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Emotional abuse of a vunerable adult? yes or no?

Jessbow

Registered User
Mar 1, 2013
3,078
West Hertfordshire
NO DEMENTIA INVOLVED- just cant think of anywhere else to ask.

My bro ( 52) has had a stroke. I only found out because a cousin texted sympathy.
Apparently my cousin received a email tell of this stroke, with explicit ''do not tell Jess''

There is no major fallout between bro and I
Sister in law and I really don't gel, never have done following a fall out she and my father had, which has just raised its ugly head again as my late fathers executor.

Being courteous, we rang the ward ( we think 10 days after this stroke- we are really not sure when it happened) and asked to speak to bro. he came on the phone, and said she wouldn't be happy if we visited.


After discussion with bro and with ward staff, they agreed to facilitate an out of hours visit. He was genuinely happy to see us and the visit went well.

Wifey arrives at visiting time.....blows her stack!

We rang a couple of days later and staff nurse informed us that she'd h to speak to his wife
From there on in ( a further 4 weeks) bro has refused to even speak to us on the phone.

Getting too long winded so will bullet point!

He doesn't have his mobile phone- its lost ( she told him, yet if you ring it she answers- have tried from a random number she doesn't know)
He doesn't have his laptop.

probably most worrying is a comment she has made on Fbook ( again, not easy for us to see, looking via a friend. ''After 23 years of me praying T has finally taken Jesus into his heart'' ( she Is a vocal modern christian *Polite term* ) he always said he just let her get on with it.

we dont have much in the way of mutual friends, one has mentioned to my OH, ''do you know about the emails?'' Not sure what *emails* are being refered to here. I have only send s-in-law one, which basically said its time to get over it and move on for brothers sake, (a letter that I would be more than happy for anyone to read, nothing nasty whatsoever)


Where do we go from here?
Does anyone else hear alarm bells or am I over reacting? Be honest please

Edit:
he held down a full time job until he had the stroke
its left him In a wheelchair with little in the way of sight.(tunnel vision)
 
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Grannie G

Volunteer Moderator
Apr 3, 2006
71,810
Kent
It`s unwise for outsiders to get involved in family disputes.

Your sister in law is next of kin and I presume the marriage was good enough for your brother to stay with her so don`t really know how anyone outside the family can advise.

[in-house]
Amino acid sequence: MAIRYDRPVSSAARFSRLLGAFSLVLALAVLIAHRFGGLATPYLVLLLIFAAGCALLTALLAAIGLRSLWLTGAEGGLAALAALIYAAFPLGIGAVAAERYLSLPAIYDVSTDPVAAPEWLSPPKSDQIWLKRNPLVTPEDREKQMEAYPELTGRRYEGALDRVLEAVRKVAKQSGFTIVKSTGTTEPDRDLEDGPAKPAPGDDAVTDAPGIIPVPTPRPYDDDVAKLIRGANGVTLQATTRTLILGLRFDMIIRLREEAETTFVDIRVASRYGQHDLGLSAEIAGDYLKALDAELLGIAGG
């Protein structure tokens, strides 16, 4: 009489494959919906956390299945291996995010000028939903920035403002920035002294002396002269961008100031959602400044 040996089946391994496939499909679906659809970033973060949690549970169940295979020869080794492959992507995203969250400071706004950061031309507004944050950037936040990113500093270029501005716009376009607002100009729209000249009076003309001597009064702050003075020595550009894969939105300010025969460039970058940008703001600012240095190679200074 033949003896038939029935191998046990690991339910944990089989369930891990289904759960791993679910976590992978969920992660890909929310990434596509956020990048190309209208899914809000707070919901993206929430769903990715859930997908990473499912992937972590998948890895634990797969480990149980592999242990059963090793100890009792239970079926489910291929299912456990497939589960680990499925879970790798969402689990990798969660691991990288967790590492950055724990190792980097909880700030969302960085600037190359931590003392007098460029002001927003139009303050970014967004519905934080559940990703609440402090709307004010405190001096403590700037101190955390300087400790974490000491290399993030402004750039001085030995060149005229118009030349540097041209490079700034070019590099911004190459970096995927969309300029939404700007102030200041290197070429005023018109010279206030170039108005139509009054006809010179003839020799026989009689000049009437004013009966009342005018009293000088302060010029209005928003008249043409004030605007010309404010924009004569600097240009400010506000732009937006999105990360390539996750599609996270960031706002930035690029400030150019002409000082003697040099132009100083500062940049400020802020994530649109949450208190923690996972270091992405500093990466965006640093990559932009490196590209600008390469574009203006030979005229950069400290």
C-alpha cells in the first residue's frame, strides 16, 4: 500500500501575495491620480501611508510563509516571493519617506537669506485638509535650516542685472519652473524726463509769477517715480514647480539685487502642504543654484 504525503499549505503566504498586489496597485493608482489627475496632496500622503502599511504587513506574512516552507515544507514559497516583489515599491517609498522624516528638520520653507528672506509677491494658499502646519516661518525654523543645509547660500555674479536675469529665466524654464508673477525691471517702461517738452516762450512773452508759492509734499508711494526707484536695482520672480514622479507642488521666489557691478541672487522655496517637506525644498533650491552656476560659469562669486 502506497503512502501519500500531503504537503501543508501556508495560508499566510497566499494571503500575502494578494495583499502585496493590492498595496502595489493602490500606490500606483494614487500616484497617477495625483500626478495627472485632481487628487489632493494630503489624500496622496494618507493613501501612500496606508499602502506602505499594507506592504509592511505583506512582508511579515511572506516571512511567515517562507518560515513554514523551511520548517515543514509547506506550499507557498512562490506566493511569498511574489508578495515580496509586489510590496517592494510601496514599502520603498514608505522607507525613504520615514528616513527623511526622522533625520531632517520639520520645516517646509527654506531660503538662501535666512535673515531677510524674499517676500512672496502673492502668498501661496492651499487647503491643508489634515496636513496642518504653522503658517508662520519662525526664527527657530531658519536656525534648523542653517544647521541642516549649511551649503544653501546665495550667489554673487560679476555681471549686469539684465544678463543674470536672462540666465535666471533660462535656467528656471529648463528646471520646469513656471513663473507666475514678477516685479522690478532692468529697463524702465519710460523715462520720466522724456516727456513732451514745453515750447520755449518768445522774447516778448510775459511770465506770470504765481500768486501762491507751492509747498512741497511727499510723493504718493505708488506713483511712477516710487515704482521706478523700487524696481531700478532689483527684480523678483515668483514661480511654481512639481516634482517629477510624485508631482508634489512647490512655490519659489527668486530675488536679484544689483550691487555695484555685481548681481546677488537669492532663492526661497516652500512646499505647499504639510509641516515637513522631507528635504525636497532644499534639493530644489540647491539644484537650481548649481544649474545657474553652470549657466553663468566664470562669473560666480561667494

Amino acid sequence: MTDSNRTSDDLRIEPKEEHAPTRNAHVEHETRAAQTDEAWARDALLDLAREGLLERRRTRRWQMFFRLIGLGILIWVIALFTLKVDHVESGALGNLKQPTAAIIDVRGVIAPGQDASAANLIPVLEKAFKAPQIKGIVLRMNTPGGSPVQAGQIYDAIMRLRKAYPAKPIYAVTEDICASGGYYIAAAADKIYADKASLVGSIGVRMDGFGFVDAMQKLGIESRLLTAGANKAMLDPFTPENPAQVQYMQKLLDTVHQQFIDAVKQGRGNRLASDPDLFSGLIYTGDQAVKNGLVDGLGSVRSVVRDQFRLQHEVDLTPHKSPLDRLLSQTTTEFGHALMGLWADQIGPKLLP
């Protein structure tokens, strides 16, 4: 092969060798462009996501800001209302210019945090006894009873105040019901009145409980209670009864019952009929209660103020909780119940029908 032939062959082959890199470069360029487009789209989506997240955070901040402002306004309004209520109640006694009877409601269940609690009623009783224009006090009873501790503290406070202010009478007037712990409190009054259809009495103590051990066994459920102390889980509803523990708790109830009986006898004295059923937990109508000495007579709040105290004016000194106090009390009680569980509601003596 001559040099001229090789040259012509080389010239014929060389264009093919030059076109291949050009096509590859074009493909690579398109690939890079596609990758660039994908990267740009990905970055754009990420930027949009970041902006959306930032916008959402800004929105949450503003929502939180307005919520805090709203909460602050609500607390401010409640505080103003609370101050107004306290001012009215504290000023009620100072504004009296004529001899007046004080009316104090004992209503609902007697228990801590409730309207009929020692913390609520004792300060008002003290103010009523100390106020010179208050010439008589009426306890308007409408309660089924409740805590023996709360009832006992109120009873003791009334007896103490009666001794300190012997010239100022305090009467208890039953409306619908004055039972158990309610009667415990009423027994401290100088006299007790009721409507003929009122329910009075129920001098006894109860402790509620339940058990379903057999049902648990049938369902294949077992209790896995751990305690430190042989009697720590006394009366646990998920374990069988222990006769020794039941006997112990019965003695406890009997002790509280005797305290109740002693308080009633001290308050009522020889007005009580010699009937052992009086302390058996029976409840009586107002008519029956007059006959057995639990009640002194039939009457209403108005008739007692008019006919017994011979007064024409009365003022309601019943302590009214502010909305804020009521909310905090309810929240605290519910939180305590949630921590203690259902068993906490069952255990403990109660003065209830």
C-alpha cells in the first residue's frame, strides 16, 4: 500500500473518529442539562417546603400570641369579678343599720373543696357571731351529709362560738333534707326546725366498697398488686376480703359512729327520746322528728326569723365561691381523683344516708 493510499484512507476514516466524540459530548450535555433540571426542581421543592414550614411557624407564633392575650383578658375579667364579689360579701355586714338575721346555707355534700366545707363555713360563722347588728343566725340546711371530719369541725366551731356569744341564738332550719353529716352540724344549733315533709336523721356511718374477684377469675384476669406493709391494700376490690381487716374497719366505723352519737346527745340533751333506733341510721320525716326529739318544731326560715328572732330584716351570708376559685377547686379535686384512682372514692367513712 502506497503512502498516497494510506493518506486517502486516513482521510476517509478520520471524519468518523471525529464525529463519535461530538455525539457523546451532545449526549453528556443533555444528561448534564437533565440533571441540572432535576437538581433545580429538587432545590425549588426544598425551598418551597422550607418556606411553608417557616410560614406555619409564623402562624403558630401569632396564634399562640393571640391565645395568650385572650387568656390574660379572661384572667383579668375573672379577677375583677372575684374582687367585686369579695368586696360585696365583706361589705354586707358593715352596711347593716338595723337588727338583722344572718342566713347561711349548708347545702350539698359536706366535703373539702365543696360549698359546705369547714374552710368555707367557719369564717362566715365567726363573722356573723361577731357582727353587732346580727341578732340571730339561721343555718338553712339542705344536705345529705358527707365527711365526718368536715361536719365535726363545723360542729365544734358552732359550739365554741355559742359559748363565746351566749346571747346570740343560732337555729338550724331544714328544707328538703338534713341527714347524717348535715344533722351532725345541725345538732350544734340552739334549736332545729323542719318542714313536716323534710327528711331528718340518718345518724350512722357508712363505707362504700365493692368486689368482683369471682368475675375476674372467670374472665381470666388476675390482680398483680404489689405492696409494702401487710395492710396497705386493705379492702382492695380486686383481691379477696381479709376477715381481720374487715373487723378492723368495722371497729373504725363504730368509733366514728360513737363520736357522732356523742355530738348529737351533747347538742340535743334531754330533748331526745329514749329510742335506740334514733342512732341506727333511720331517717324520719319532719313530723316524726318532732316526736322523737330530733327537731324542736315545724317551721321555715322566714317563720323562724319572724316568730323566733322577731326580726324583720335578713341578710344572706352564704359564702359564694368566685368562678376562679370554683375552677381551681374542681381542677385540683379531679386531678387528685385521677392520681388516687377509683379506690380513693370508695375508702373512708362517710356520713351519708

Cat27

Volunteer Moderator
Feb 27, 2015
11,603
Merseyside
I don't really see how your brother is vulnerable. Hen pecked maybe.

Your brother & his wife have been together a long time & if he's been happy to stay with her then it's none of your business really.
How would you feel if someone did what you're doing to you & your OH?
 

2jays

Registered User
Jun 4, 2010
11,598
West Midlands
I can understand you wanting contact with your brother.

I cannot understand why your sister in law will not allow it, especially as he has been so ill. but that's probably because I don't know, nor should I know, The full history between you two

I'm just so sad for you that you are unable to speak to your brother, but I don't think there is much you can do about it at the moment. I can only think that to keep in contact as such, is through people who are in contact with your sister in law, as you have been doing.

xxxxxxx


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meme

Registered User
Aug 29, 2011
1,953
London
I would continue to keep some form of contact with your brother...just to keep an eye on things if that is what you want?? His wife sounds very controlling and over zealous but as has been said your brother stayed with her...although now he physically cant leave can he?? In answer to your question no, not abuse of vulnerable adult from what you"ve told us...
 
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Katrine

Registered User
Jan 20, 2011
2,837
England
IMO your brother is vulnerable, and his wife appears to be overly controlling. Whether this is to protect him from you, or to isolate him from you, I couldn't say. :eek:

Your cousin informed you that your brother was in hospital, against email instructions not to tell you. The email must have been sent by SIL since your brother doesn't have his phone or laptop. Your cousin obviously thought your brother had a right to make up his own mind. Perhaps your cousin knows more about what is going on, including these emails.